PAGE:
Carlyle Group Inc. chose former Goldman Sachs Group Inc. co-president Harvey Schwartz to be its next chief executive officer as the private equity firm looks to move past a long-running succession challenge.

Schwartz, 58, takes over for co-founder Bill Conway, 73, who has been serving as interim CEO since Kewsong Lee resigned after a power struggle. 

Schwartz will take the reins of a firm that has grappled with management turnover. In recent years, Carlyle pushed to expand in the business of credit and beyond its buyout roots in an attempt to recover ground it had lost to bigger competitors.

The firm has struggled to convince investors about its path to growth, and its shares have underperformed rivals Apollo Global Management Inc. and KKR & Co. over the past year.

Members of Carlyle’s board, who had been debating whether to tap an external candidate or hire from within, recently considered a shortlist that included credit head Mark Jenkins and private equity investment chief Pete Clare

In recent months, some directors told associates that Carlyle would benefit from hiring an outsider with a fresh perspective, according to people familiar with the matter. The board unanimously voted to give Schwartz the top job. His appointment is effective February 15.

With Schwartz, Carlyle is gaining a Wall Street veteran best known as a business operator. The board expects him to bring a focus on financial metrics and embark on a review of budgets, while continuing to build on the firm’s push for new sources of revenue, the people said.

He joined Goldman in 1997 as a vice president in its J. Aron currency and commodities trading unit, then run by Lloyd Blankfein. After the 2008 financial crisis, Schwartz steered the bank through new regulations and cost-cutting. He climbed the ranks to become finance chief and then co-president and co-chief operating officer, departing in 2018 after David Solomon was chosen over him to succeed Blankfein as CEO.

Carlyle’s decision gives Schwartz a top perch in a corner of finance that’s increasingly challenging the dominance of banks. Goldman, meanwhile, is retrenching and cutting costs after an ill-fated foray into consumer banking and an industrywide slump in dealmaking. Solomon took a roughly 30 percent pay cut for last year.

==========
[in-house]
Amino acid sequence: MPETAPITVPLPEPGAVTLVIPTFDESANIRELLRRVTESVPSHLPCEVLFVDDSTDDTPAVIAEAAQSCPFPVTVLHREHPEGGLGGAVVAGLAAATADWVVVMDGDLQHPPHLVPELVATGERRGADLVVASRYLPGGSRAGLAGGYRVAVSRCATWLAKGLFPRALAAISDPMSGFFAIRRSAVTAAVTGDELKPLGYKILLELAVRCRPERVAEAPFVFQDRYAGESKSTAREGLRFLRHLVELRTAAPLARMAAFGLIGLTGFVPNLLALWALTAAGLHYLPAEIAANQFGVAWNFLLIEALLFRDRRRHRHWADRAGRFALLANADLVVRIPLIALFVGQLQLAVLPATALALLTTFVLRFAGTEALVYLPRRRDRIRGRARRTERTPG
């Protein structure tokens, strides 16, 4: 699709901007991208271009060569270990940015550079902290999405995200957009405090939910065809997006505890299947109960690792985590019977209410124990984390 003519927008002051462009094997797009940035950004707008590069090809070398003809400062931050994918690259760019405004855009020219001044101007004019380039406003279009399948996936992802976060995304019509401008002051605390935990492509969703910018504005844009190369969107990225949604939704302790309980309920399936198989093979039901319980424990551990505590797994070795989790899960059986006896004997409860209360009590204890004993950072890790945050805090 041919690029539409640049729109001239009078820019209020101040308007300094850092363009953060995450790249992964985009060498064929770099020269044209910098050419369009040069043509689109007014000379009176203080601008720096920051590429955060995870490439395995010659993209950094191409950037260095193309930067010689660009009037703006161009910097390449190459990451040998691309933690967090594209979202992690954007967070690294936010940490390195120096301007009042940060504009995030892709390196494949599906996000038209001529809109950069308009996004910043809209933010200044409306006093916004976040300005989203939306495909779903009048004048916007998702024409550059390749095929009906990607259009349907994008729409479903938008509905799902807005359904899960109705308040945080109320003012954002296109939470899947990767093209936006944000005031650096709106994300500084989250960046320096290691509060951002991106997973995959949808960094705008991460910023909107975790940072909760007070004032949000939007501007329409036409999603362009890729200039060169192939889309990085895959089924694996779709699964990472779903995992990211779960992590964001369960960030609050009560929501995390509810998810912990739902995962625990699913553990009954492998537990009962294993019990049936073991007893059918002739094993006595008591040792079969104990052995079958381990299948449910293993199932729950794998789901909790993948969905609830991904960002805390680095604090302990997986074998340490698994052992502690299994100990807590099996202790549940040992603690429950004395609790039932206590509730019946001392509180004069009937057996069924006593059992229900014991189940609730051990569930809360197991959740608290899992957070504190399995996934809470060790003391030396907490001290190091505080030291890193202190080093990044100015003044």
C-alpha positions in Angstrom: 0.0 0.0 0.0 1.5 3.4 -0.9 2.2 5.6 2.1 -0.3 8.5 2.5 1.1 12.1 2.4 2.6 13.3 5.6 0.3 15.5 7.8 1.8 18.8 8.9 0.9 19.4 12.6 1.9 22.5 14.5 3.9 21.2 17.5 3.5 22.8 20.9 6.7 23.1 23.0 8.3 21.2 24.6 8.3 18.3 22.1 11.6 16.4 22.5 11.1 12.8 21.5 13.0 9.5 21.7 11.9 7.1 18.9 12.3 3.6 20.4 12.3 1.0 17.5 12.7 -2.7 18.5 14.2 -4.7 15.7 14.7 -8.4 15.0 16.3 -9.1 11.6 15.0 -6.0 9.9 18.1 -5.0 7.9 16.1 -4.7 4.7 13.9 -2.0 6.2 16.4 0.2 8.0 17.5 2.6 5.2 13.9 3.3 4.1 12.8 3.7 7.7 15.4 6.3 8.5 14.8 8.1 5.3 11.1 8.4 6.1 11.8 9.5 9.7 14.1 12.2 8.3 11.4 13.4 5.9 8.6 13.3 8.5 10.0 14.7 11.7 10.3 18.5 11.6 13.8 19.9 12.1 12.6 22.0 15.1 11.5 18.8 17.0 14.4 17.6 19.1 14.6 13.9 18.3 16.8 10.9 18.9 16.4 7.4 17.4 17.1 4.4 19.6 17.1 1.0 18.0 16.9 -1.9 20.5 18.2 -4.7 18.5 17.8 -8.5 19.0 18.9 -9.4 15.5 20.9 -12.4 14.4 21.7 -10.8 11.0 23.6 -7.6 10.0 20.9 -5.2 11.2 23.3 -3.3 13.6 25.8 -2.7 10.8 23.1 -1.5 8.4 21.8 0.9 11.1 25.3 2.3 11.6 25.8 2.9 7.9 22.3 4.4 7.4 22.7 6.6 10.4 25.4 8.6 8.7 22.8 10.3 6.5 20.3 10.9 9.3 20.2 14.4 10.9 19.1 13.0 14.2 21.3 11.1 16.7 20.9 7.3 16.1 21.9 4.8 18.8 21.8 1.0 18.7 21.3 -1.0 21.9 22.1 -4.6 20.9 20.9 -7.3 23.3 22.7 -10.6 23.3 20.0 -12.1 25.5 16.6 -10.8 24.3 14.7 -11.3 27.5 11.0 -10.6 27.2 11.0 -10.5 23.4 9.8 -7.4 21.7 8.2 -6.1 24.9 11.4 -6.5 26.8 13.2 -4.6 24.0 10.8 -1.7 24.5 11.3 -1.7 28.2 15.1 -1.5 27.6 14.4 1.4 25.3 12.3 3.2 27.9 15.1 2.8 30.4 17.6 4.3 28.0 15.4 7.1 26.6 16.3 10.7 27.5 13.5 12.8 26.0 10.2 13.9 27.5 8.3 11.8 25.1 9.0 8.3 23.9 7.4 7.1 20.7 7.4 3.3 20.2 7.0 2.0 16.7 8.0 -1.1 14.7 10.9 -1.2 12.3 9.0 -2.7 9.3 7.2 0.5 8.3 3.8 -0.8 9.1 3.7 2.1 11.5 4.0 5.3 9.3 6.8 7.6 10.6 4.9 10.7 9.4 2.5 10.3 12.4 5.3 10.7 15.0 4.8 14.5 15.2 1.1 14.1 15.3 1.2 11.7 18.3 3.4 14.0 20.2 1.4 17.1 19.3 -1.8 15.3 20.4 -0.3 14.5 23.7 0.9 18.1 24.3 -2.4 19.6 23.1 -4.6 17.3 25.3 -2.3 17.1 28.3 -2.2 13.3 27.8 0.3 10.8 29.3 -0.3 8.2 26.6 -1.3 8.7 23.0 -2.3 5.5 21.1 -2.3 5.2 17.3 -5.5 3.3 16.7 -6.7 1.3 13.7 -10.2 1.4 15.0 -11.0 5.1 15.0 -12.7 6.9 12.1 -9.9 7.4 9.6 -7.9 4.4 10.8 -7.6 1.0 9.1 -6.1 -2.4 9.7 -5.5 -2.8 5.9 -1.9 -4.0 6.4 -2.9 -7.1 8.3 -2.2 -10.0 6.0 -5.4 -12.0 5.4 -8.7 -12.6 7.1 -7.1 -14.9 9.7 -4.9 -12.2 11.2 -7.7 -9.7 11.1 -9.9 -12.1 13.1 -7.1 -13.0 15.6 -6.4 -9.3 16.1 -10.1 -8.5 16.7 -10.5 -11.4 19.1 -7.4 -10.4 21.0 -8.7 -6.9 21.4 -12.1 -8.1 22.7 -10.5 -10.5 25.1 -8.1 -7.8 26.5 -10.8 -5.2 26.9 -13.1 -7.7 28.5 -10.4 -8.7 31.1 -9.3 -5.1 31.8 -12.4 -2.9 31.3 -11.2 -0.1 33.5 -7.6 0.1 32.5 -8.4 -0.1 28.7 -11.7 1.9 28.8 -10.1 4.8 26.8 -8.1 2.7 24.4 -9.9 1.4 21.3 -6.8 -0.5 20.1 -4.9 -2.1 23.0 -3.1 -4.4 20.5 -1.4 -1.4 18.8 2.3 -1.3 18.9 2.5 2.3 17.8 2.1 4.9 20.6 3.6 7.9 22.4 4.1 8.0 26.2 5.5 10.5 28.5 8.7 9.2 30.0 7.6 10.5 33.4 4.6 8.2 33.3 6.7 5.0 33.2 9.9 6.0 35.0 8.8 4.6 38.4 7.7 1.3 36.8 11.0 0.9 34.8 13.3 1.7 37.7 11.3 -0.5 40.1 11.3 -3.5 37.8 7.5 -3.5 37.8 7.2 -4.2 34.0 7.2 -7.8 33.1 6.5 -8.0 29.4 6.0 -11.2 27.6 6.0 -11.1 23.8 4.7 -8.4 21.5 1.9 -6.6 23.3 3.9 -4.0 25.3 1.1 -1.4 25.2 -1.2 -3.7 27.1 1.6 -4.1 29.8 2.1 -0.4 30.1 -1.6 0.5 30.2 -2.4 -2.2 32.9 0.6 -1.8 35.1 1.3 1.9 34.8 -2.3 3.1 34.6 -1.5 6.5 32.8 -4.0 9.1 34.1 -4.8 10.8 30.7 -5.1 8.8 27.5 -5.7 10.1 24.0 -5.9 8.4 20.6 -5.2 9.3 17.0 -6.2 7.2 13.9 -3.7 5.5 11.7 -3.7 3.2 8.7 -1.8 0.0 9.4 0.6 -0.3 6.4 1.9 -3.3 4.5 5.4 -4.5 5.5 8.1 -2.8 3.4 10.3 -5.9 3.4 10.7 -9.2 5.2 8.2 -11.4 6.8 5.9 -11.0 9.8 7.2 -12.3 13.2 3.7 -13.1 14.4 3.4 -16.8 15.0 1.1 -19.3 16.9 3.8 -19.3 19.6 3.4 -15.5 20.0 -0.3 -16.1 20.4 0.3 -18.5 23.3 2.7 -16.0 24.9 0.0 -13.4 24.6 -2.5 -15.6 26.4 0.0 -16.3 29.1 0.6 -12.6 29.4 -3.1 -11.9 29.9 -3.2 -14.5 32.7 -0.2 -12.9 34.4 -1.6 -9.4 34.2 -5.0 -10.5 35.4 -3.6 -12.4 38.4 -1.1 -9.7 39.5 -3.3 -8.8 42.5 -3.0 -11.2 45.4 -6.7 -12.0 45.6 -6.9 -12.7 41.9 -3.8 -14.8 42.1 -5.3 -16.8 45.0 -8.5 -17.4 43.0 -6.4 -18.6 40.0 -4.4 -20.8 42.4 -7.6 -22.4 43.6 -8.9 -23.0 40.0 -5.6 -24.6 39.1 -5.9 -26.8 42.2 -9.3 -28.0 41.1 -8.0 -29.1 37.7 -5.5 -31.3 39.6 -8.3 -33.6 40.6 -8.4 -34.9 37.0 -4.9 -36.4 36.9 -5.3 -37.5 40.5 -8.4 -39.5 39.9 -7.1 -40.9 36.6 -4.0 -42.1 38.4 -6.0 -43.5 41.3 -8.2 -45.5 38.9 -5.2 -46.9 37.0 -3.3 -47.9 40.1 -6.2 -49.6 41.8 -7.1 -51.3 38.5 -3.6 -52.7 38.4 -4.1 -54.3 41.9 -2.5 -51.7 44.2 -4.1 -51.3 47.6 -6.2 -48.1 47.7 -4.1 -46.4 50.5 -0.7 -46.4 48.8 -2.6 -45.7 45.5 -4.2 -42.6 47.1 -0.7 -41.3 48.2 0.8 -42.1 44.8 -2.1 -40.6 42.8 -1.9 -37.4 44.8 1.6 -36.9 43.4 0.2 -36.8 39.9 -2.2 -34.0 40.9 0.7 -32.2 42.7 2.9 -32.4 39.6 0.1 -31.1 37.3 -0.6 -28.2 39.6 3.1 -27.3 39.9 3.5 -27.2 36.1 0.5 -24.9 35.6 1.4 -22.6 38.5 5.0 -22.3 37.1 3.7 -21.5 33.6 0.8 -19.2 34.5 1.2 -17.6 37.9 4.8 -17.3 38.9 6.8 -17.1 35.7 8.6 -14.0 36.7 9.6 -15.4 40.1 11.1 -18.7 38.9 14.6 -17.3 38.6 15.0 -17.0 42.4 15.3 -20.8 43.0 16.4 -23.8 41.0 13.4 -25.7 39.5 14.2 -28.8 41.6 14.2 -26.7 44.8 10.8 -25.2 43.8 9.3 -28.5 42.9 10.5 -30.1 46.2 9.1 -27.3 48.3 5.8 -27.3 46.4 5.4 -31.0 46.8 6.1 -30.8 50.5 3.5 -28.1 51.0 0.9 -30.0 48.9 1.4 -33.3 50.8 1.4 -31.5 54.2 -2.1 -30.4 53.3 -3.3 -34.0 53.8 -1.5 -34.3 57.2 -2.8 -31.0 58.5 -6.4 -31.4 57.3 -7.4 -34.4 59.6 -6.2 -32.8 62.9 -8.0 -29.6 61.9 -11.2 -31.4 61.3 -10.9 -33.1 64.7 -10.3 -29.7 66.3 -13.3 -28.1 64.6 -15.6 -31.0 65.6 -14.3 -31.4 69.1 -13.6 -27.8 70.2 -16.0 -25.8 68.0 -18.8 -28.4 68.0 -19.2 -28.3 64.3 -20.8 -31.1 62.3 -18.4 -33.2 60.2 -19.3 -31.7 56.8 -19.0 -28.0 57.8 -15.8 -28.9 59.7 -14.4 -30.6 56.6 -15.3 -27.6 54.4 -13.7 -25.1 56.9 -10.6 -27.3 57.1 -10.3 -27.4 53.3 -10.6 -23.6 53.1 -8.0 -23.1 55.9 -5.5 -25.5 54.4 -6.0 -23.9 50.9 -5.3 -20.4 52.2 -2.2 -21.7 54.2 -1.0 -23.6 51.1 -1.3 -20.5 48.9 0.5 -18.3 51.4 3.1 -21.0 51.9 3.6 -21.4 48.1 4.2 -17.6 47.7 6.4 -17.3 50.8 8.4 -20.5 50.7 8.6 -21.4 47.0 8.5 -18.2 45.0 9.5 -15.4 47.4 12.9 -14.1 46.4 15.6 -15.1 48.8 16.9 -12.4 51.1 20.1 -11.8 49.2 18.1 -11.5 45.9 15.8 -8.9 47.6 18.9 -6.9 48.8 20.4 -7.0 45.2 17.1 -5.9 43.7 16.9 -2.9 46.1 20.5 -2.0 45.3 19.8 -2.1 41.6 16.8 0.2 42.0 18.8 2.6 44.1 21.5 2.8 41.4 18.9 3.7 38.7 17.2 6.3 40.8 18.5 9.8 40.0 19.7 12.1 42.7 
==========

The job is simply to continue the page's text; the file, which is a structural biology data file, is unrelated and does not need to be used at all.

Challenging Times

Schwartz is stepping in just as the private equity industry is confronting challenging times too. Rising interest rates have put an end to an era of debt-fueled growth and crimped valuations. 

Many firms have had to walk back fundraising targets, with pension funds, endowments and other institutional investors overexposed to the asset class. Carlyle’s fundraising for its buyout fund also has gone slower than expected.

Carlyle built its brand as a private equity heavyweight as Conway and fellow founders David Rubenstein, 73, and Daniel D’Aniello, 76, parlayed their government connections into deals, wealth and power. They collectively own more than 25 percent of the stock and continue to wield significant influence in the board room and beyond. 

The incoming CEO is likely to face questions about how he will maintain the founders’ confidence while making his own mark on the firm.

Repeated leadership changes have eroded some of its clout.

In 2014, Carlyle brought in Michael Cavanagh from JPMorgan Chase & Co. as a potential successor, but he left a year later to join Comcast Corp., where he’s now president. Then Carlyle named Lee and Glenn Youngkin co-CEOs, an experiment that proved short-lived. Youngkin left in 2020 and is now Virginia’s governor. 

In his short tenure as sole CEO, Lee sought to aggressively grow Carlyle. Executives worried that the dealmaker-turned-CEO’s decisive manner and the rapid pace of change undermined the firm’s cohesion. 

In choosing Schwartz, the board has signaled it is seeking an executive best known for management skills.

Conway told Carlyle employees in a virtual town hall that he had found the person who was better than himself to lead the firm, according to a person familiar with the matter. Conway said in a separate memo that it was important to give Schwartz and the new chief’s lieutenants the room to remake Carlyle. 

“I firmly believe the best thing I can do is let him – supported by the rest of the team – lead the firm and determine the right path to drive the business forward,” Conway said.